OAKLAND -- Blue Jays manager John Gibbons revealed on Tuesday afternoon that right-hander Josh Johnson has been dealing with a minor knee injury this season.
Johnson apparently has tendinitis in his left knee, but it's not an injury that has been bad enough to warrant a trip to the 15-day disabled list or require an extended period of time off.
The injury came to light when Gibbons was asked about Johnson's struggles this season, but it doesn't appear to be a major cause of concern for the organization.
"He's not tipping pitches at least that you can see," Gibbons said. "He's had some knee issues, his landing leg.
"He gets a little tendinitis, nothing major that you can't perform, but when you land on it if you get that little stinger. We're trying to figure [out why he's struggling] too."
The vast majority of Johnson's problems this season have come when he is pitching out of the stretch. He has allowed the opposition to hit .380 with a .441 on-base percentage with runners on compared to a .225 average and .281 OBP with the bases empty.
A lot of the issues have been related to poor command. Johnson either has a tendency to nibble around the zone and miss the plate while also throwing a high number of pitches or get way too much of the strike zone while leaving the ball up in the zone.
The club has attempted to experiment with a number of different techniques to solve the problems, but so far nothing has really worked on a consistent basis and it has resulted in Johnson having a 6.08 ERA in 14 starts this season.
"They've tinkered with trying to move him to the first-base side of the rubber to make it a little bit easier to get to that part of the plate consistently," Gibbons said. "We need him to start winning some games."
Happ only a few rehab starts away from return
OAKLAND -- Left-hander J.A. Happ is likely two starts away from making his long-awaited return to the Major Leagues.
Happ has been out of action since May 8 when he was struck in the head by a line drive off the bat of Tampa Bay's Desmond Jennings. The veteran starter also sustained a right knee injury on the play, which has kept him out of action for the past two months.
The 30-year-old began a rehab assignment on July 13 and the Blue Jays are expected to use the entire 30 days before he has to be removed from the disabled list.
"Happ was just OK in his last [start] so I don't know what his time frame is, but he's not too far away, probably a couple of more starts," Blue Jays manager John Gibbons said. "One or two at the most I would think barring any setbacks."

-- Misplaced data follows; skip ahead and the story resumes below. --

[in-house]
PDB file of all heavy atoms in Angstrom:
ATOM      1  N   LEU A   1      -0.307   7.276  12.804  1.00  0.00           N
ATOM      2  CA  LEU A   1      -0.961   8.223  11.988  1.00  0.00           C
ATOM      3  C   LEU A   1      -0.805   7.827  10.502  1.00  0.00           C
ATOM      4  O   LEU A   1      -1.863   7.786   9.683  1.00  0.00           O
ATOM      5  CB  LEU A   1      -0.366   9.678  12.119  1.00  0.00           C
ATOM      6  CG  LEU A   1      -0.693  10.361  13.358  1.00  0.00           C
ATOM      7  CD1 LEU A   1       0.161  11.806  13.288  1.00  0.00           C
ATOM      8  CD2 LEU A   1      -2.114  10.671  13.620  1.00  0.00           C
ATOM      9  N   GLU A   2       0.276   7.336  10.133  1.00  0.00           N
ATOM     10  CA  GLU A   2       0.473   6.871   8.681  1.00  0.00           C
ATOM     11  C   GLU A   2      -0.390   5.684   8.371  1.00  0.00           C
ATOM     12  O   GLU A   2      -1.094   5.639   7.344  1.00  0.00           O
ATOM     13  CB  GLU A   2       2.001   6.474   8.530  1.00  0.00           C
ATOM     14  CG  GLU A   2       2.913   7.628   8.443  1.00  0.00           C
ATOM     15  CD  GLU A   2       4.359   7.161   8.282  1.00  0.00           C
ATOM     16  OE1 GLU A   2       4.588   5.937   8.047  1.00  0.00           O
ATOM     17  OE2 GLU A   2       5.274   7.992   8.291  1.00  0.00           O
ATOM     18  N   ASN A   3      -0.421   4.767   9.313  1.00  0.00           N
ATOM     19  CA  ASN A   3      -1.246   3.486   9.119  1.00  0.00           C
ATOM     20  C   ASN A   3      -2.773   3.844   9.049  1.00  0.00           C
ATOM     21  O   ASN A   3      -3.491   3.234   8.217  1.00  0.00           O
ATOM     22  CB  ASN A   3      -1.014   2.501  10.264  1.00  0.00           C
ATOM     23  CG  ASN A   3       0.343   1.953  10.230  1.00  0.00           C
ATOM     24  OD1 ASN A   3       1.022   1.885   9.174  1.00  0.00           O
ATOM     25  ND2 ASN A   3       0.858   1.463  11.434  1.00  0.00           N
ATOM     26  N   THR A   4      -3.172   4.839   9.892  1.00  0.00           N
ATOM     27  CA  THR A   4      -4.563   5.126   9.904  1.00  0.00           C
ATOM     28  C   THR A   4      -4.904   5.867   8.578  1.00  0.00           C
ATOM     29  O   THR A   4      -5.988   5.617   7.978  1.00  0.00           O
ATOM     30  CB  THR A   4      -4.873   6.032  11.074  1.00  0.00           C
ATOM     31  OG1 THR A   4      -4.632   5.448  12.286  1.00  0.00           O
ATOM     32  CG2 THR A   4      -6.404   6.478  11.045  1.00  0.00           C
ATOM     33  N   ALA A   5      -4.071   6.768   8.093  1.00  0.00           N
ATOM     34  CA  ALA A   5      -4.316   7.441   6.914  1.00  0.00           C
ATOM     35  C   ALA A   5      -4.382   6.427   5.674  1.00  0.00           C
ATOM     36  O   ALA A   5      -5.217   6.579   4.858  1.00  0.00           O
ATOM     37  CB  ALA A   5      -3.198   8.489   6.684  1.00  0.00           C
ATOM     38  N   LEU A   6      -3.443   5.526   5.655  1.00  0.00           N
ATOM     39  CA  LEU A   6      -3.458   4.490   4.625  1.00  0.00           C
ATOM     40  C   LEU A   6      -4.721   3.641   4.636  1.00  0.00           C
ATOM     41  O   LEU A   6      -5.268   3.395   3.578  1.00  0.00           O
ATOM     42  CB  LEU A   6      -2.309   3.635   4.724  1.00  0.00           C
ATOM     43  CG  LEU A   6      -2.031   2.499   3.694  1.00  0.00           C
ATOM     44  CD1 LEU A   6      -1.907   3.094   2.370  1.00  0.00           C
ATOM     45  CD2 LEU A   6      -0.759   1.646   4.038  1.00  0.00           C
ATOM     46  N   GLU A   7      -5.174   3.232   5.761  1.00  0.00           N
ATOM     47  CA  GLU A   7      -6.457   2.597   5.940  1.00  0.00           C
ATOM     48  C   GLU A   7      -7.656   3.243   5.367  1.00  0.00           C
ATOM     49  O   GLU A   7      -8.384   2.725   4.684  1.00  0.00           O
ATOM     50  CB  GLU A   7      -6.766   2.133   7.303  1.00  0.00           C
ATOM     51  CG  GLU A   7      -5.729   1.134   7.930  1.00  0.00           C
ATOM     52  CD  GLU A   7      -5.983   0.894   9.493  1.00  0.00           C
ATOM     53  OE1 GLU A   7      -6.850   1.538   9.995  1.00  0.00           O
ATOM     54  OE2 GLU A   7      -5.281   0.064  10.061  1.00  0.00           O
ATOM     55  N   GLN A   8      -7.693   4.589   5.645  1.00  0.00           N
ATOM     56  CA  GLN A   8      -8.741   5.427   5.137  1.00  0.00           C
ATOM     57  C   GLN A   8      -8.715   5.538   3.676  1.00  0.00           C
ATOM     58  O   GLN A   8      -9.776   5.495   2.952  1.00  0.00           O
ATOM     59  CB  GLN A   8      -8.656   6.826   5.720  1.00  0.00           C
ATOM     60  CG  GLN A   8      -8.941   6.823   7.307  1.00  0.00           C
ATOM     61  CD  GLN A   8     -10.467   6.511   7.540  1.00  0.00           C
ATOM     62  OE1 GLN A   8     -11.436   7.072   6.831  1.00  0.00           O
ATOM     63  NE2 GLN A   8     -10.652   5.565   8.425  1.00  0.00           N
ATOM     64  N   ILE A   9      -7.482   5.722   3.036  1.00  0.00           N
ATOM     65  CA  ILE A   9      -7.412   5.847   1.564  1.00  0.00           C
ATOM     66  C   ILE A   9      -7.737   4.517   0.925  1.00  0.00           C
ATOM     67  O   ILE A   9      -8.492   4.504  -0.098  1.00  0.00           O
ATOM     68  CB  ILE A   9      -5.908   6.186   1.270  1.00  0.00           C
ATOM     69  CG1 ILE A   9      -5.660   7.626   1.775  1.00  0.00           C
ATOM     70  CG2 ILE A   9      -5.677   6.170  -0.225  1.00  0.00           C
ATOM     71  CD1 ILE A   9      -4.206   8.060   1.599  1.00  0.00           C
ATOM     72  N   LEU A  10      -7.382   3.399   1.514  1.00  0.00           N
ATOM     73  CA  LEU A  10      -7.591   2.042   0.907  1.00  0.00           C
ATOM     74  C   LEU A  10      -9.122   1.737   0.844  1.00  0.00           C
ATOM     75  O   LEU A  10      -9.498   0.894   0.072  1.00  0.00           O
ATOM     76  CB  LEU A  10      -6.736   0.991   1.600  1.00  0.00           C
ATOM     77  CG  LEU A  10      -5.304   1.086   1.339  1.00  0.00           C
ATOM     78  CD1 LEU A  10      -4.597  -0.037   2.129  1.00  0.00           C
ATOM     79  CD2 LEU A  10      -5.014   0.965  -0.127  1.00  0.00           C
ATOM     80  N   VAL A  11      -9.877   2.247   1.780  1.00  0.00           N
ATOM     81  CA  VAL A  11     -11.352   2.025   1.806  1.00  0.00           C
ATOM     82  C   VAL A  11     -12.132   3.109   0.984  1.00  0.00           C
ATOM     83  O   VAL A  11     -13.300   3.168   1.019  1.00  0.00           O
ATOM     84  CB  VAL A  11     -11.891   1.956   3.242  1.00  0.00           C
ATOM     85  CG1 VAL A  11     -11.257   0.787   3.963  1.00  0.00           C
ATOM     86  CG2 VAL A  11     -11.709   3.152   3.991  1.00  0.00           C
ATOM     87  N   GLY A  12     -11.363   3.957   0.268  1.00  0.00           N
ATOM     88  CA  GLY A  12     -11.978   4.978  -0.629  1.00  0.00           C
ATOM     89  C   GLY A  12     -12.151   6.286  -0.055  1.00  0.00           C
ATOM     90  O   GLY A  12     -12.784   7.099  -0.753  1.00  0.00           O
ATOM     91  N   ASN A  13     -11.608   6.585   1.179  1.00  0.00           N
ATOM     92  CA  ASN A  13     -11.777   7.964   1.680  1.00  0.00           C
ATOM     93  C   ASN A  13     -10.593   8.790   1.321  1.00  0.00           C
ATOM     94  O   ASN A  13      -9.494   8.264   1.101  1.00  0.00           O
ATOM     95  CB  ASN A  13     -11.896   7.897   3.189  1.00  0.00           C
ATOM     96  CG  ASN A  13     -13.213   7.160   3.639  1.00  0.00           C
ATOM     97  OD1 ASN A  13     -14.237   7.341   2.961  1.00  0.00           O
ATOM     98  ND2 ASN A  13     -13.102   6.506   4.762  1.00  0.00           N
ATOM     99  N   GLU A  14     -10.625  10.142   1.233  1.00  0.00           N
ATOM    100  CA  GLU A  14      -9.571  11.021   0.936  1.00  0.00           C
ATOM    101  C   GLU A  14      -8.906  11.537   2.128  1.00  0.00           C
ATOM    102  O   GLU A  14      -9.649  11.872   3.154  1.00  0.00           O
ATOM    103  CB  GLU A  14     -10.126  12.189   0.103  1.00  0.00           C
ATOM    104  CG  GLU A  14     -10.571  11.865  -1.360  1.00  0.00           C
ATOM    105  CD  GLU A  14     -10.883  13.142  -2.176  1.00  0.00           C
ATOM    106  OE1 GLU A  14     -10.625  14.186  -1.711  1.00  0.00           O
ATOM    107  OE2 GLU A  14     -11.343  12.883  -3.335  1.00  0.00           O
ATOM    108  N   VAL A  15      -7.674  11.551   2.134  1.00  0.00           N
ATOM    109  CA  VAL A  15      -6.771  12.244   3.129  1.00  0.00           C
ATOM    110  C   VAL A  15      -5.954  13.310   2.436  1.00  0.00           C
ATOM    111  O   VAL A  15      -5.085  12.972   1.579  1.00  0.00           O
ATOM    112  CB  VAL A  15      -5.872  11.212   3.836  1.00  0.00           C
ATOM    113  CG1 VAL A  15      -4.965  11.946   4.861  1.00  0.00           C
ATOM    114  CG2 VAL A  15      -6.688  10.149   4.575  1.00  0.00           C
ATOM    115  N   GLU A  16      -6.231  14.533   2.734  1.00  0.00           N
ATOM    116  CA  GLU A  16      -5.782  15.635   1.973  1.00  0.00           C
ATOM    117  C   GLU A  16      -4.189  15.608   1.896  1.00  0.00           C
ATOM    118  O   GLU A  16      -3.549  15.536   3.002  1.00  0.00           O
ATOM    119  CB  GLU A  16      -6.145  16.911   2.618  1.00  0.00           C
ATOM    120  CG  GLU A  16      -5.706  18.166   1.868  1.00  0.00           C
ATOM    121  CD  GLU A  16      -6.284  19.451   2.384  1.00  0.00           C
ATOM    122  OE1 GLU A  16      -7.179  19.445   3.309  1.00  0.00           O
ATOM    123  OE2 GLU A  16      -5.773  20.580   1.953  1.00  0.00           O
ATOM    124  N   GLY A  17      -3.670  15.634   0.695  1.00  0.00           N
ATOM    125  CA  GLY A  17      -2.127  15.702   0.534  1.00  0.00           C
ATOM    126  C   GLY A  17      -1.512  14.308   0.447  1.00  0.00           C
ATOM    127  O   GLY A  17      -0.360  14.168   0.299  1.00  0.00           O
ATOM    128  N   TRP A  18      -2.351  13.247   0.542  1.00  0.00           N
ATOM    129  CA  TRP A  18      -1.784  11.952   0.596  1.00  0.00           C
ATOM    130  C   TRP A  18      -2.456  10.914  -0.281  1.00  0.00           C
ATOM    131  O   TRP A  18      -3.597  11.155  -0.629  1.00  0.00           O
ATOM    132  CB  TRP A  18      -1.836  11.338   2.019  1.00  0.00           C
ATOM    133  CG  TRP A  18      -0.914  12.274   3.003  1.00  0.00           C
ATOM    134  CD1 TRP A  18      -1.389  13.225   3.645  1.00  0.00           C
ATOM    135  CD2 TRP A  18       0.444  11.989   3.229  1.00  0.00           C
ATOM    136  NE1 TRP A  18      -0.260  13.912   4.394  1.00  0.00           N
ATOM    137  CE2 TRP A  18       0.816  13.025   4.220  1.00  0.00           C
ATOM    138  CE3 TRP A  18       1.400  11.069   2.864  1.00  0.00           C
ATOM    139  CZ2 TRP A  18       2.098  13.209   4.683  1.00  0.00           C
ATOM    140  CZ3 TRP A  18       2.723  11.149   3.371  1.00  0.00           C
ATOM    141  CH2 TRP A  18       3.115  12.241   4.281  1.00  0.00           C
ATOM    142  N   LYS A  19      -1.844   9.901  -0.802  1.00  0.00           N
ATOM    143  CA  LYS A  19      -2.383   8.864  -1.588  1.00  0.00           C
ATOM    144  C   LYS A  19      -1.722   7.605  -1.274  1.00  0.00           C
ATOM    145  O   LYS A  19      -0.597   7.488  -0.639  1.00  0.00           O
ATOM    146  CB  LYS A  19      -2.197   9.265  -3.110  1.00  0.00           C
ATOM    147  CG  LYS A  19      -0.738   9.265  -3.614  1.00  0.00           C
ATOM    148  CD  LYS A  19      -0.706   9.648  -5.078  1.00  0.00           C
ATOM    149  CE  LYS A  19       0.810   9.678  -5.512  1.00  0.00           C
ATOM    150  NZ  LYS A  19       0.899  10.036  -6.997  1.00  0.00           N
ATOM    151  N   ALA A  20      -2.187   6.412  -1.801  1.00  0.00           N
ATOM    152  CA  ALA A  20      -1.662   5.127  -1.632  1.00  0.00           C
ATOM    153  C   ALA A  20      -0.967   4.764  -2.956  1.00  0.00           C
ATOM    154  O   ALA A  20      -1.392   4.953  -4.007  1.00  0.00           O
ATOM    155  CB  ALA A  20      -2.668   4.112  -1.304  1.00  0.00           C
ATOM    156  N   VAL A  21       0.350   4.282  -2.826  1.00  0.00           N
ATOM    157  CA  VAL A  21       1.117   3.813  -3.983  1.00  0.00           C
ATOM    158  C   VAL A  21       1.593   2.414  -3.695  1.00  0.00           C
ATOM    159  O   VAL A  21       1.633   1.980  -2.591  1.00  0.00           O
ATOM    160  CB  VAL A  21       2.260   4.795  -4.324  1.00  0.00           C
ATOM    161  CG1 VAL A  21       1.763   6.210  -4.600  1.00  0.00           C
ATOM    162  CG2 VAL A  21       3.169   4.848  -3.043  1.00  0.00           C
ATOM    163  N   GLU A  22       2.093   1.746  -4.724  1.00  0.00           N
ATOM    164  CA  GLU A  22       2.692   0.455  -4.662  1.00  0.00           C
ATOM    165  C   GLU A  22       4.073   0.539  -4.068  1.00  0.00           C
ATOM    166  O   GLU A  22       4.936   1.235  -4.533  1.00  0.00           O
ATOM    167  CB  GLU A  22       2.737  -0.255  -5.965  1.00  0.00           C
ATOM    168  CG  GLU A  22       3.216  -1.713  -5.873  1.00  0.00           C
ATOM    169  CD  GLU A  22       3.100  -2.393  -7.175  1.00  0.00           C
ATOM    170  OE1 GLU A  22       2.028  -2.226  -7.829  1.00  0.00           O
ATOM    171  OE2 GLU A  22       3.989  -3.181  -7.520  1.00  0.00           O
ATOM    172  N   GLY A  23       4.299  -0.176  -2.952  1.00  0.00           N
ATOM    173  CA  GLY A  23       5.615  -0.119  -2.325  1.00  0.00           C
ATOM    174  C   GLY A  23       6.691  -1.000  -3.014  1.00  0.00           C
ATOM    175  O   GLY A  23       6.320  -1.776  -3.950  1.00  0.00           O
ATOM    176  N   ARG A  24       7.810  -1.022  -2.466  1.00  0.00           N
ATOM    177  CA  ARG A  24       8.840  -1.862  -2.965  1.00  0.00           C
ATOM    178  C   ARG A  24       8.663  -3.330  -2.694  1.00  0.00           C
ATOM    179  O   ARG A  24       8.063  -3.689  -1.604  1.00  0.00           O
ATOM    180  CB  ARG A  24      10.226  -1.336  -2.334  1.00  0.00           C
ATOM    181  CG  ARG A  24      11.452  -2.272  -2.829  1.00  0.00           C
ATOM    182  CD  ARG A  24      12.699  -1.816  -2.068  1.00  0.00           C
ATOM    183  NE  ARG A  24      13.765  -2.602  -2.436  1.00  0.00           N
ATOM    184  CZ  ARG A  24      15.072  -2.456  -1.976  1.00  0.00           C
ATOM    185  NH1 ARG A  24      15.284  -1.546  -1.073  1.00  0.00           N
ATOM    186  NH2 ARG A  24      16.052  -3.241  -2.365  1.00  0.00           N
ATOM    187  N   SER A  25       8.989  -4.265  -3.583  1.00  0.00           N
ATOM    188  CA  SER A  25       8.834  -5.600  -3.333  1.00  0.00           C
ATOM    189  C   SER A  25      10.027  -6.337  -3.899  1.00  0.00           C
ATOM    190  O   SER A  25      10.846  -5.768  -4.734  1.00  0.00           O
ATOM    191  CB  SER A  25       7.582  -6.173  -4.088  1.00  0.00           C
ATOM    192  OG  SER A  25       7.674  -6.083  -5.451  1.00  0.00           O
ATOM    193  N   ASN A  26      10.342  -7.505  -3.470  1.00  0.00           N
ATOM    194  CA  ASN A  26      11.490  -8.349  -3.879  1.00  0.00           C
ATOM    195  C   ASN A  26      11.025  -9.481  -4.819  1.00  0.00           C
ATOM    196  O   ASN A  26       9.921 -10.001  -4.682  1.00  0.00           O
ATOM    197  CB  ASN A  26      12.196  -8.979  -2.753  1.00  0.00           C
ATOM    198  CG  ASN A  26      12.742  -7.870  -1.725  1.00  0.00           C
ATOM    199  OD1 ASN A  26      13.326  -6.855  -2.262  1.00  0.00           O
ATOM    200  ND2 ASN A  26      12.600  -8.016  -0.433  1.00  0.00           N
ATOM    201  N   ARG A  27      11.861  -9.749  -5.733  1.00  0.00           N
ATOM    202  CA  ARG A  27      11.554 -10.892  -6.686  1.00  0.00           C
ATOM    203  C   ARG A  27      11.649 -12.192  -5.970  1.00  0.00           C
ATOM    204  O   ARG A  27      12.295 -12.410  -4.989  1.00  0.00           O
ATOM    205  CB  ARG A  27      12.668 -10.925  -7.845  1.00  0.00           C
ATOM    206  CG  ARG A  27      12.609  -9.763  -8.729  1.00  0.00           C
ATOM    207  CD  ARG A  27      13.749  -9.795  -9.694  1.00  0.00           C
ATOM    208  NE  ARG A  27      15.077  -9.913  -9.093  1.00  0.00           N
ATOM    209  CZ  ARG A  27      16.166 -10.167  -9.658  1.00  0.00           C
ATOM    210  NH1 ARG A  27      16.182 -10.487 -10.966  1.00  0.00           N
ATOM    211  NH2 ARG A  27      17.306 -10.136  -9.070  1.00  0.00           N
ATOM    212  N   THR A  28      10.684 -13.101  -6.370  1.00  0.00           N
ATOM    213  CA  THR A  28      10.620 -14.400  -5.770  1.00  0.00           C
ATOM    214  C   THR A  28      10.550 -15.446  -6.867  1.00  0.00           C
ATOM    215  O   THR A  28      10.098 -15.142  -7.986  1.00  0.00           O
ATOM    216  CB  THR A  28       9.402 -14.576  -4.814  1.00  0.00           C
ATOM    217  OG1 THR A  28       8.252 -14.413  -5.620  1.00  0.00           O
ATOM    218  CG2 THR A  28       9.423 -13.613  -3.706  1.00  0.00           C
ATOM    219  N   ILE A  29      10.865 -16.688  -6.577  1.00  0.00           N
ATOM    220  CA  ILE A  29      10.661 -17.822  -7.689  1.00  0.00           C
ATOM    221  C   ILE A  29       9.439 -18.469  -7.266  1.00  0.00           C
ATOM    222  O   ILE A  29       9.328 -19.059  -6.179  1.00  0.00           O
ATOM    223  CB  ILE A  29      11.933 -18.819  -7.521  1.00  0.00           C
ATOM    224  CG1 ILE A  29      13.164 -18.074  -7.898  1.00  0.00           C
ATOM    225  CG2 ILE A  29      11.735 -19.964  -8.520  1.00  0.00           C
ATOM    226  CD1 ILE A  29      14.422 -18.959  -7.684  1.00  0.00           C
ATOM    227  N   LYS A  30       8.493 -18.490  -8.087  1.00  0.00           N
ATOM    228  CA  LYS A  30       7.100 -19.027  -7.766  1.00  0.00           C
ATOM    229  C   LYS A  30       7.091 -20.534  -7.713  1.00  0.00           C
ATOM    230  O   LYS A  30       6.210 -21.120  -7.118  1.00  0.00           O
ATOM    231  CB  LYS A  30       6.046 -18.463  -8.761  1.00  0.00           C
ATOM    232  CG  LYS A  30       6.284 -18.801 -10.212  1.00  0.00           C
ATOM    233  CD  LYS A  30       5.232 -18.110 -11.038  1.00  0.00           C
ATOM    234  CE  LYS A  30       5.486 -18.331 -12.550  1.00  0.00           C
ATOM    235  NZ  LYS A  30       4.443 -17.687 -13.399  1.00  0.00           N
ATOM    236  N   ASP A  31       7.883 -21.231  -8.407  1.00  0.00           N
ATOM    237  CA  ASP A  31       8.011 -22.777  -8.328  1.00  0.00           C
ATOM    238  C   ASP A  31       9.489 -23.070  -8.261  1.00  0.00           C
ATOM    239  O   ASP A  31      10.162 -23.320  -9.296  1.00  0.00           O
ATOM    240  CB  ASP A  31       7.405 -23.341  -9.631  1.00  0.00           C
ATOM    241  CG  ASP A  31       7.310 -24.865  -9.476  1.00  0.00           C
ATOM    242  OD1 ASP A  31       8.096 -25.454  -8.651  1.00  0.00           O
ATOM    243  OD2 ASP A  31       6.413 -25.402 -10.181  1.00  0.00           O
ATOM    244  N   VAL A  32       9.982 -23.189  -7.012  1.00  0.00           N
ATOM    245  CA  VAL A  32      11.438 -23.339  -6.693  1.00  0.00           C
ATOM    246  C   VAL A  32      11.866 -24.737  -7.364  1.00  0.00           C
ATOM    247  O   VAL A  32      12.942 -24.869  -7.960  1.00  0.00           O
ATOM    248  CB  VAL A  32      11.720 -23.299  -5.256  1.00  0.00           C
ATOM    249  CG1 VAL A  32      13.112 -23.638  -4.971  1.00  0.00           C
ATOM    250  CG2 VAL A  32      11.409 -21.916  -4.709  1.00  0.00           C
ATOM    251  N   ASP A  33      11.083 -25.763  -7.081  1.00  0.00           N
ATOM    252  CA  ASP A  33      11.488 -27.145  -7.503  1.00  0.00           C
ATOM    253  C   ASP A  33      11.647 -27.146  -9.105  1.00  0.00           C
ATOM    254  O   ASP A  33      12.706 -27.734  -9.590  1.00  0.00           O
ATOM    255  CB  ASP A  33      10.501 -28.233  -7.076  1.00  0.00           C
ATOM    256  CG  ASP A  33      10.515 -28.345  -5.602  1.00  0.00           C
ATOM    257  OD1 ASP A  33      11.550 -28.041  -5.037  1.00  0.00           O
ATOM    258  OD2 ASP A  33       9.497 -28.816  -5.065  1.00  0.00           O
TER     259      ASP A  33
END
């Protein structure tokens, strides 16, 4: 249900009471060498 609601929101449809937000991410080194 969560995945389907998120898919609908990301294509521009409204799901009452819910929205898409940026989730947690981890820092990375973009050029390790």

Happ surrendered six runs on eight hits over 4 2/3 innings during his last outing for Triple-A Buffalo. He has allowed seven runs in two starts for the Bisons and previously made an appearance for Bluefield and Class-A Dunedin.
Gibbons also said that he doesn't expect either Drew Hutchison and Kyle Drabek to return before September. Both right-handers underwent Tommy John surgery last season and are currently pitching in the Minor Leagues.
Amid trade rumors, Melky rests sore legs
OAKLAND -- Melky Cabrera was left out of the Blue Jays' starting lineup on Tuesday night, but the decision was based on lingering soreness in his legs and not because of the looming non-waiver Trade Deadline.
Cabrera has been attempting to play through discomfort in each of his legs since the beginning of the season. It has affected his range in the outfield, his power at the plate and there haven't been any indications the issues will go away any time soon.
The 28-year-old received the day off against the Athletics while utilityman Emilio Bonifacio started at left field in the cavernous Oakland Coliseum for defensive purposes.
"Melky's still not running very good," Blue Jays manager John Gibbons said. "In the games we have fly-ball guys like [Mark Buehrle], they have to flag them down out there. We're looking for wins, man, they have to flag them down.
"He might be moving a little better than he was, but he's still not moving very good."
Earlier on Tuesday, a report by USA Today suggested that the Blue Jays were aggressively trying to trade Cabrera prior to Wednesday's 4 p.m. ET Trade Deadline. The probability of any deal always seemed unlikely considering the condition of Cabrera's legs and the fact that he is owed an additional $8 million next season.
Gibbons' public statement would seem to rule out that possibility even further as it wouldn't make a lot of sense to question the health of a player on the verge of being traded. The more likely scenario is that the Blue Jays will hold onto Cabrera for the remainder of the season and hope for a return to form next year.
But there's also no real guarantee that Cabrera's leg issues will be much better in 2013. The native of the Dominican Republic went for multiple MRIs earlier this season which only revealed irritation and with the exception of various strength exercises there isn't a whole lot that can be done.
One option could be to part ways with Adam Lind at the end of the season and start Cabrera at designated hitter next year. The only way to justify that move, though, is if Cabrera can improve on his woeful .684 OPS. The search for answers continues, but for the most part it's just guess work on how much Cabrera's legs might improve over time.
"We don't know," Gibbons said. "You hope it's just a case of resting him, rehab, but you never know for sure. The strength and stretching, stuff he's doing. At the beginning of Spring Training, he was moving fine. It wasn't like any injury caused it, just boom, it caught up with him awful quick."